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In Silico Immunology

Melvin Cohn uses computers to clarify one of biology’s most confusing fields.
June 1, 2005

For most of us, the jargon of modern immunology is incomprehensible. Even immunologists themselves frequently have trouble understanding their colleagues. So the plainspoken Melvin Cohn is a welcome island in a confusing sea of concepts like self/nonself, costimulatory signaling, and sorting the repertoire. And in fact, Cohn, who at 83 is still a fixture at the Salk Institute for Biological Studies in La Jolla, CA, has clarified his ideas to the point that he has come up with a list of discrete immunologic rules. Those rules allowed him to build a computerized version of the entire human immune system. “If you can’t make it clear, you don’t understand it yourself,” says Cohn.

A microbiologist and biochemist by training, Cohn has spent more than half a century investigating the immune system. He views himself not as a theoretician but as a conceptualist, someone who tries to assemble many small theories into a comprehensible big picture. “The theoreticians largely came from physics and mathematics, and they didn’t understand immunology,” says Cohn, who leads the Conceptual Immunology Group at the Salk Institute. He is well known for elucidating provocative and fiercely debated concepts about the evolution of the immune system and how it operates. “Mel is the smartest, most thorough, most creative living immunologic theoretician,” says Polly Matzinger, an immunologist at the National Institute of Allergy and Infectious Diseases.

One of Cohn’s fundamental immunologic rules, which posits what he calls “protectons,” now serves as the foundation for his computerized “synthetic immune system,” whose roots stretch back to the early 1980s. In 1990, Cohn and longtime collaborator the late Rodney Langman proposed that, just as a brick wall is made of many uniform bricks, the immune system is built of many nearly identical protectons. Each protecton is a corps of about 10 million immune cells and various biochemicals that work together to protect the body from invaders. The bigger an animal, the researchers reasoned, the more protectons it has. The relatively small size of the protecton helped Cohn, Langman, and programmer James Mata deal with the enormous complexity of the immune system when they revamped their in silico model five years ago.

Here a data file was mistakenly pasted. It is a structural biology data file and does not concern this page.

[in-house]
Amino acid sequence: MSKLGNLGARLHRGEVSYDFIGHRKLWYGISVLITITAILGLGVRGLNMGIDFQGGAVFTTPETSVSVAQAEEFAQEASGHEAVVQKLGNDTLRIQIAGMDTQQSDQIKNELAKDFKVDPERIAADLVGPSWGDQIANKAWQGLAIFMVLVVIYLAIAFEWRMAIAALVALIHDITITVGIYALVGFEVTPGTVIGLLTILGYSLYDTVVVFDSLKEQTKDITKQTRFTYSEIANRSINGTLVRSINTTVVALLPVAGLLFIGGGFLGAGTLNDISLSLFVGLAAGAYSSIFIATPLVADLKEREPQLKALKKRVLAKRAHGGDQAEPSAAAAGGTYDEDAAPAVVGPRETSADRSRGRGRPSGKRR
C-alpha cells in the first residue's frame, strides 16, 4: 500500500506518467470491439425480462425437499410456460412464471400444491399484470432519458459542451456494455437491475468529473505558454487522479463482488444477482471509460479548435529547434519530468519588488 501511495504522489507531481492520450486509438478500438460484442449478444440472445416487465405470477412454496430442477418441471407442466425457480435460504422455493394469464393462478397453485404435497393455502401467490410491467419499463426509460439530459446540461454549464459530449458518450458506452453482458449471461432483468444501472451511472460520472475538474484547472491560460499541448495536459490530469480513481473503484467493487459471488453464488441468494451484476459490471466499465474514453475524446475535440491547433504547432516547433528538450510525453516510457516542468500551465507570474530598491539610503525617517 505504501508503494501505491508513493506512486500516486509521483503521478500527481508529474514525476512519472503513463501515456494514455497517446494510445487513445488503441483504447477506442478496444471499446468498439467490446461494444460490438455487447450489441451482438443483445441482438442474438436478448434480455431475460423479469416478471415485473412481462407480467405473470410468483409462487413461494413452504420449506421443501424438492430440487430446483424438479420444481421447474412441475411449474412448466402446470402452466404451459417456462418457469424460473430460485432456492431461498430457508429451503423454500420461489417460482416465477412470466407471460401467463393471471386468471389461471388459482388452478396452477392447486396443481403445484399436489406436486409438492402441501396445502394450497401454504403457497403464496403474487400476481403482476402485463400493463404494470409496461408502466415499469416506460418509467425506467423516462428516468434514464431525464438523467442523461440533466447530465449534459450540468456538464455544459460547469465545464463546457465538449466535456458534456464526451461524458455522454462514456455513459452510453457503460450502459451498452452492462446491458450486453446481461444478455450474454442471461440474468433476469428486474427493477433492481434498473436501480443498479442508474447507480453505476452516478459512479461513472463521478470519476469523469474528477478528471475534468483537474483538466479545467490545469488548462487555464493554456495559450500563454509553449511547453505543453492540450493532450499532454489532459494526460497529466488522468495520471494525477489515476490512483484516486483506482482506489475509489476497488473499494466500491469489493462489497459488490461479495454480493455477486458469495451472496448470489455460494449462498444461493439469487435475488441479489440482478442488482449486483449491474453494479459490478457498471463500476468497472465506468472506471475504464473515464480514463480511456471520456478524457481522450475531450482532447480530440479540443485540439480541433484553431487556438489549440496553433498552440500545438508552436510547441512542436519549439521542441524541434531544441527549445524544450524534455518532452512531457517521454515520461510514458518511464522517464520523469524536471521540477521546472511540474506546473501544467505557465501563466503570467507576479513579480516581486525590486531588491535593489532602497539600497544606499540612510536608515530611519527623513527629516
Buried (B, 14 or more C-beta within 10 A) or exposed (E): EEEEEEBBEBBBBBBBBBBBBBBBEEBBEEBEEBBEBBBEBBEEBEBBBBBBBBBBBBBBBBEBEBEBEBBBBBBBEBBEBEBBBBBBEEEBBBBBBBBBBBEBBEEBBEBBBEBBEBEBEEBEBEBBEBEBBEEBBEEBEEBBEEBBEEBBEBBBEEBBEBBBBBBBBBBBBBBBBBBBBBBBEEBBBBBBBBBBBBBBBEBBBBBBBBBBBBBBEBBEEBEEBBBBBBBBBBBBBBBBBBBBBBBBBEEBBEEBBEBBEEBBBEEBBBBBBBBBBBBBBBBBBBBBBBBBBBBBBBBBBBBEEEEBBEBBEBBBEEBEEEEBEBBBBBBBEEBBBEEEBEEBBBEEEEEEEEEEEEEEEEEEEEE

“A mouse has 108 [immune] cells, and a human has 1012,” says Cohn – meaning that a mouse has 10 protectons and a human has 100,000. Yet “a mouse is as protected as a human being,” he says, because it has as many immune cells and biochemicals in each milliliter of its blood. “If you look at a hummingbird of one gram and an elephant of 10 tons, they’re about equally protected from pathogens,” says Cohn.

Available free online, the synthetic immune system still looks somewhat crude, and Cohn acknowledges that “it isn’t user friendly enough,” which he says explains why few people have played with it. Still, “it’s a useful tool that takes what one thinks are the minimal rules of how the immune system works and lets you see what those rules generate,” says Colin Anderson, an immunologist at the University of Alberta in Edmonton, Alberta, whose research focus is on preventing the immune system from attacking organ and cell transplants.

Cohn says the synthetic immune system allows researchers to test various assumptions that undergird their own models of how the real immune system works. He gives the example of a model of how the body defeats an infection that humans normally clear within days. “The computer says it takes a month to mount an effective immune response. Well, the individual would be dead in that time. So which one of these assumptions is causing the delay?”

The University of Alberta’s Anderson says he imagines that as the system improves, it may be able to help answer questions like how to help the immune systems of people with diabetes better tolerate transplants of insulin-producing beta cells. But Cohn says he ultimately thinks the in silico immune system provides a valuable tool, regardless of whether it leads to practical ends. “Understanding has a value in itself, and I’m not going to tell you what use it is,” he says.

For all his plain talk, Cohn has met his fair share of immunologists who don’t have a clue what he’s getting at – or, for that matter, why he has spent more than two decades developing a computerized version of the immune system. But he has learned to live with the doubters. Says Cohn, “I’m so immune to that.”

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